When retired Ford dealer Joe Cleary read the Nov. 8, 2004, issue of Automotive News, he spotted an old friend: the 1946 Lincoln Continental shown in a front-page photo with movie star Clark Gable. Cleary, whose son now runs Townsend Ford in Townsend, Mass., says he owned the very same Continental during the 1970s. Since spotting the picture, he is trying to track down the car. Cleary didn't know what he had at the time. He bought the convertible from a customer, but he never was able to restore it fully. He sold the car to Ohio collector Eugene Huber, who later researched the car and wrote to Cleary of its Hollywood heritage in movies such as The Hucksters. Huber even sent the dealer a copy of the photo of Gable and the car. In a 1982 letter, Huber valued the car at $50,000 to $100,000 if returned to show condition. "I know I didn't sell it for that," Cleary says. "All I know is, at that point, I thought I was as rich as hell."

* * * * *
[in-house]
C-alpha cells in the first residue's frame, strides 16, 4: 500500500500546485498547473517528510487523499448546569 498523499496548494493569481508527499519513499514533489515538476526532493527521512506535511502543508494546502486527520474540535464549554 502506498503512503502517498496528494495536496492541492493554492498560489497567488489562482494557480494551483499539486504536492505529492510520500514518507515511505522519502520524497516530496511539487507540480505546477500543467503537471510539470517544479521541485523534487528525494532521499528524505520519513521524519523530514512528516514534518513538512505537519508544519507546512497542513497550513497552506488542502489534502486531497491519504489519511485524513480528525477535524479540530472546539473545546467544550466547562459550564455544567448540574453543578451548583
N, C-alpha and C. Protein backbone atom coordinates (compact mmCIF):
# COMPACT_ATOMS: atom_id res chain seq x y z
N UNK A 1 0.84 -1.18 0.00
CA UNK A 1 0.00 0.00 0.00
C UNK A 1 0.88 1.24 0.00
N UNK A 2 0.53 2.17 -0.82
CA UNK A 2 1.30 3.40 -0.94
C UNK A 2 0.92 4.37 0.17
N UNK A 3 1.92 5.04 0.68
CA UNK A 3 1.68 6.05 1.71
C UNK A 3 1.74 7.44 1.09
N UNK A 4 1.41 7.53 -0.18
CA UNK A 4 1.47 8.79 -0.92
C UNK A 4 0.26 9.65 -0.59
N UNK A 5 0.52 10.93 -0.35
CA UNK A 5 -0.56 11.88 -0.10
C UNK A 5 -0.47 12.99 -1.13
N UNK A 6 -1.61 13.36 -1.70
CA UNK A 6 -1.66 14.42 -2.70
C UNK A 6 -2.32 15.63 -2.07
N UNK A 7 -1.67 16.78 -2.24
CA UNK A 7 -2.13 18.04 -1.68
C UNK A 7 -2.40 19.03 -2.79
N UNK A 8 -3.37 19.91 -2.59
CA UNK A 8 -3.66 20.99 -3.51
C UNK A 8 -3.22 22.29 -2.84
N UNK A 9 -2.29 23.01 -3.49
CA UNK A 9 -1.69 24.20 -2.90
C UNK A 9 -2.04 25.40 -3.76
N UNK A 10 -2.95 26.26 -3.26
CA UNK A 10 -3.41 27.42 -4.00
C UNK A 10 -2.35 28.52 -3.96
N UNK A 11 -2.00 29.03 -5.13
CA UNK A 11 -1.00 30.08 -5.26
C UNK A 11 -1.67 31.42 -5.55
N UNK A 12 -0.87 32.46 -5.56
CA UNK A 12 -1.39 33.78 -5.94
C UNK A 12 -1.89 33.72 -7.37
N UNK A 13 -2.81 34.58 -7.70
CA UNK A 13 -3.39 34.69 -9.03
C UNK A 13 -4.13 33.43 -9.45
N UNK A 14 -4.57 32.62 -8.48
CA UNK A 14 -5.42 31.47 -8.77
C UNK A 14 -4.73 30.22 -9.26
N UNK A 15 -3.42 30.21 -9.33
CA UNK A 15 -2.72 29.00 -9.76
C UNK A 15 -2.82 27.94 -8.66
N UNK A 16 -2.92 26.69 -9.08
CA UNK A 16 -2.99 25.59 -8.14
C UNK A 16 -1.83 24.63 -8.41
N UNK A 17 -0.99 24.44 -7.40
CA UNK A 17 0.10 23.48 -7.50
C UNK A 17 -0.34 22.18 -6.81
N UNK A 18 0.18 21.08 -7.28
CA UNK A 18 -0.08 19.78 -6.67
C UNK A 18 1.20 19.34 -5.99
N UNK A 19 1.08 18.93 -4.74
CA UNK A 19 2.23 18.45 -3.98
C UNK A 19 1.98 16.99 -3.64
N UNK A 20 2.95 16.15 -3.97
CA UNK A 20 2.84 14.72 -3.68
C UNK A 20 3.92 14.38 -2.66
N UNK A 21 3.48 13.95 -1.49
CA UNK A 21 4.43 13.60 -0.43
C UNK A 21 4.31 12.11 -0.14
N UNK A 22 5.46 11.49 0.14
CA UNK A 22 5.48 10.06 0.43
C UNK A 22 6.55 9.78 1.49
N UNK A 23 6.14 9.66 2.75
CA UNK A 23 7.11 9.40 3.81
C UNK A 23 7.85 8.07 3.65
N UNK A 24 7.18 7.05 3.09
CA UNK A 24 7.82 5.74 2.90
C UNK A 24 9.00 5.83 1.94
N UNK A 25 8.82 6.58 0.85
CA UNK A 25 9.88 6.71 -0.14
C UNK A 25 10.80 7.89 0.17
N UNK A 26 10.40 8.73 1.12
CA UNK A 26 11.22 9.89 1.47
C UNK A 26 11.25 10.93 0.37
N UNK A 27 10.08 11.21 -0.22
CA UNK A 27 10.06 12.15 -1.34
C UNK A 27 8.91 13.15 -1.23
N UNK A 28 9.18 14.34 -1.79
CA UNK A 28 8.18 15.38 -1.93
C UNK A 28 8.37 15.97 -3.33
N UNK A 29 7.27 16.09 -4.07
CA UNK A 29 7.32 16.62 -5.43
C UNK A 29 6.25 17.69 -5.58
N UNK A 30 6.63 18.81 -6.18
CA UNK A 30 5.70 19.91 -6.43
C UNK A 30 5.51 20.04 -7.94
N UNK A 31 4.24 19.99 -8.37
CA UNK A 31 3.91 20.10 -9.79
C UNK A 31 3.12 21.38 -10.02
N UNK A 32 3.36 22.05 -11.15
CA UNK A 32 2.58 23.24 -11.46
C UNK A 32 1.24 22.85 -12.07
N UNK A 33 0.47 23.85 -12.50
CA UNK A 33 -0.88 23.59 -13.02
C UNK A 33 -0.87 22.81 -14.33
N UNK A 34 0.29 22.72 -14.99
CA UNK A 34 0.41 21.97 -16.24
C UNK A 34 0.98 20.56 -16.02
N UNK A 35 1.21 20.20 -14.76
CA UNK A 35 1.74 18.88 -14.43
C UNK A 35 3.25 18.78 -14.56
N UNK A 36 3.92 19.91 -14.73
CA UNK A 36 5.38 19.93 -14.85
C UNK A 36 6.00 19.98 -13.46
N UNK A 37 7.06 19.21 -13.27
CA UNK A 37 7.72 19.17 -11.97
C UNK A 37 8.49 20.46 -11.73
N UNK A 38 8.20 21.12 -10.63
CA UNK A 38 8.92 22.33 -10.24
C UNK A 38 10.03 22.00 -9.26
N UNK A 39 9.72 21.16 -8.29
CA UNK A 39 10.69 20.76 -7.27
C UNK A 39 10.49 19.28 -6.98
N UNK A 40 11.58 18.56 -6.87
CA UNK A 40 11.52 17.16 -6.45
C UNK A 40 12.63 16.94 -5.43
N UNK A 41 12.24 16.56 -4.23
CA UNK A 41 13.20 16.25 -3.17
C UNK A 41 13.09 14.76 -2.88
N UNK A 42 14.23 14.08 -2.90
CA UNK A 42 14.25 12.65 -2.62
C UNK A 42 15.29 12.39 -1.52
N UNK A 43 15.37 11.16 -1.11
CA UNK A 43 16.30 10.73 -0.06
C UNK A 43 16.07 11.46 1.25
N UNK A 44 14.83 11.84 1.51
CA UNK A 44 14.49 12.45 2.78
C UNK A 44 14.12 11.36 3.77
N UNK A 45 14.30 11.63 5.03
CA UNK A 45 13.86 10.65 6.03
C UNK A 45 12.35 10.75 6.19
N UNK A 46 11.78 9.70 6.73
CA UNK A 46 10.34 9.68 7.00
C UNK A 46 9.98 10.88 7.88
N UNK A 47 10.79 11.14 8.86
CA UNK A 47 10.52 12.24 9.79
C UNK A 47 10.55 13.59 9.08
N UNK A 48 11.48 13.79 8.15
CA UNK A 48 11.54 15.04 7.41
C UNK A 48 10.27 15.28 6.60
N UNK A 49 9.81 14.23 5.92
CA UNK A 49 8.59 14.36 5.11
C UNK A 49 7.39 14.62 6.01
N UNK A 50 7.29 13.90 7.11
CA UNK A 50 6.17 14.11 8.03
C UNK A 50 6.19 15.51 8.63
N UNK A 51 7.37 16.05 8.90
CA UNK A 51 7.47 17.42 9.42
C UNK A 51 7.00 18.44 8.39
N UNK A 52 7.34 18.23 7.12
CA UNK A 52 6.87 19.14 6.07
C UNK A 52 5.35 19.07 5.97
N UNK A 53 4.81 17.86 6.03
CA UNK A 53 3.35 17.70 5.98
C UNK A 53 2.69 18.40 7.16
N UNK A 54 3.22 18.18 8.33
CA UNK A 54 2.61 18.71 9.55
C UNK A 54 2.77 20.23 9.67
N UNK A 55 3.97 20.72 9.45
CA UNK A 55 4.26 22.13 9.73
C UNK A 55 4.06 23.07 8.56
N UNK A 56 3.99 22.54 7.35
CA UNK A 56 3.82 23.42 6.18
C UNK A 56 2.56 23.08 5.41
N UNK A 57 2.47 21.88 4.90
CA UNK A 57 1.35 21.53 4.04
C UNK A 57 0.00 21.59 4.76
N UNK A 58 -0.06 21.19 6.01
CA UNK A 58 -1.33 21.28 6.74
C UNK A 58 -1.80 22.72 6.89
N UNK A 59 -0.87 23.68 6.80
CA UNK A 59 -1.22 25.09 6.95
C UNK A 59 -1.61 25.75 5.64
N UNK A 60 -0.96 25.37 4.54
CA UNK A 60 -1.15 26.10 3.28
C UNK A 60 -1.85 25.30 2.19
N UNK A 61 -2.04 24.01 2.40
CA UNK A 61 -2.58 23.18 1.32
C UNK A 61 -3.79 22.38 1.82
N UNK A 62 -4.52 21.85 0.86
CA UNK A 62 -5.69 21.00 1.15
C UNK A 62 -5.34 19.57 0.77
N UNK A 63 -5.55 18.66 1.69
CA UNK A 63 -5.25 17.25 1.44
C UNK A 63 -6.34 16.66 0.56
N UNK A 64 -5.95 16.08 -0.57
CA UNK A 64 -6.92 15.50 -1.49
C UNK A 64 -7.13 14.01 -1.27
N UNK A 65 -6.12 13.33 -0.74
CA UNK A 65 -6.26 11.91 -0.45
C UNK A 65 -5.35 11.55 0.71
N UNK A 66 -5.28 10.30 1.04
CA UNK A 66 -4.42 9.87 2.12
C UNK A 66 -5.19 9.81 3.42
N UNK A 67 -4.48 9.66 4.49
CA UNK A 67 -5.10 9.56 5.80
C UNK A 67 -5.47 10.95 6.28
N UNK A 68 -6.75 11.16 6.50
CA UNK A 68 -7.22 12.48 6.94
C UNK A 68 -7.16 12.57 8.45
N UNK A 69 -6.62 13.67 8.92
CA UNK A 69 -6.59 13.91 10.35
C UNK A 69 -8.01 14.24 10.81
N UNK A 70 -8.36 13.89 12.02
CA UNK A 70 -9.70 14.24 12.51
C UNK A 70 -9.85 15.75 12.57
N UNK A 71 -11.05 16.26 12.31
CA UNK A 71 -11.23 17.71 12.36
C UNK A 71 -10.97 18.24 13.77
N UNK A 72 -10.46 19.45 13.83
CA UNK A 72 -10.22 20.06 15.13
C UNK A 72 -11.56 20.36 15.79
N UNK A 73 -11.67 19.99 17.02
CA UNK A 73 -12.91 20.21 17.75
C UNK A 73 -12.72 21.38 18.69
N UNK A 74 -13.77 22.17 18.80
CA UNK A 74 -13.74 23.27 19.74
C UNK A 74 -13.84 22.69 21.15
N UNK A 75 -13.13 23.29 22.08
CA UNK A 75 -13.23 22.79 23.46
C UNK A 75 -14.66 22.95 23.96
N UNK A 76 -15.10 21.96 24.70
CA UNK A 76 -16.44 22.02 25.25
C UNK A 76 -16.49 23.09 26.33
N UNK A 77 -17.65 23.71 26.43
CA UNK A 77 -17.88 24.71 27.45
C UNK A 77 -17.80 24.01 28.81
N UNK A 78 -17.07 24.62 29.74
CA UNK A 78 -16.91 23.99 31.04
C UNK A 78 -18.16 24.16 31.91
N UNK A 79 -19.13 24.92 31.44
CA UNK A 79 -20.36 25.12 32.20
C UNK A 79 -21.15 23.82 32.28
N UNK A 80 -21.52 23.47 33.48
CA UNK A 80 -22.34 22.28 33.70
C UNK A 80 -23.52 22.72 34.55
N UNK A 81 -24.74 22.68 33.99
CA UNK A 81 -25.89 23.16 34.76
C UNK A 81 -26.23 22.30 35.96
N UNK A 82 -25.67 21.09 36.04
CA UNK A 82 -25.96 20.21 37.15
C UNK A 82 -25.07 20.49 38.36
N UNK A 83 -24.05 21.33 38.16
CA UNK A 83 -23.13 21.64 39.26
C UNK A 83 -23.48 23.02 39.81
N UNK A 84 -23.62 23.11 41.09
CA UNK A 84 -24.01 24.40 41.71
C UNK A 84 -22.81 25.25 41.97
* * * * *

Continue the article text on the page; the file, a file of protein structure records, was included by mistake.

TRIBUTE TO A FALLEN IDOL -- Bert Boeckmann's Galpin Motors Inc., a North Hills, Calif., dealership known for performance and specialty vehicles, has created 20 customized 2005 Lincoln Navigators as a tribute to Adan Sanchez, a teen idol killed in a car crash in Mexico last March. Those outside Southern California or Mexico may be unfamiliar with Sanchez's music. But when Sanchez died at age 19, he had recorded nine albums featuring his interpretation of Norteno, a traditional music style of northern Mexico, and built quite a fan base. More than 15,000 people attended his memorial service. Galpin is selling the Navigators, which have 22-inch wheels outfitted with ostrich skin inserts that match the ostrich skin leather inserts on the door panels, for $68,000, according to the Associated Press. Galpin says a portion of each sale will go to Childhelp USA, which works to prevent child abuse and neglect.
STANDING O -- You could have forgiven General Motors CEO Rick Wagoner for looking overwhelmed. During a recent dedication ceremony at GM's world headquarters in Detroit, he was one of a few speakers on hand to dedicate a waterfront revitalization project. After Wagoner was introduced, the crowd of about 500 stood and applauded for nearly 60 seconds. When everyone else finally sat down, Wagoner deadpanned: "With the way sales have been going lately, I don't get many standing ovations. We had to spend a bit to get that one." GM is donating $25 million to the Detroit Riverfront Conservancy.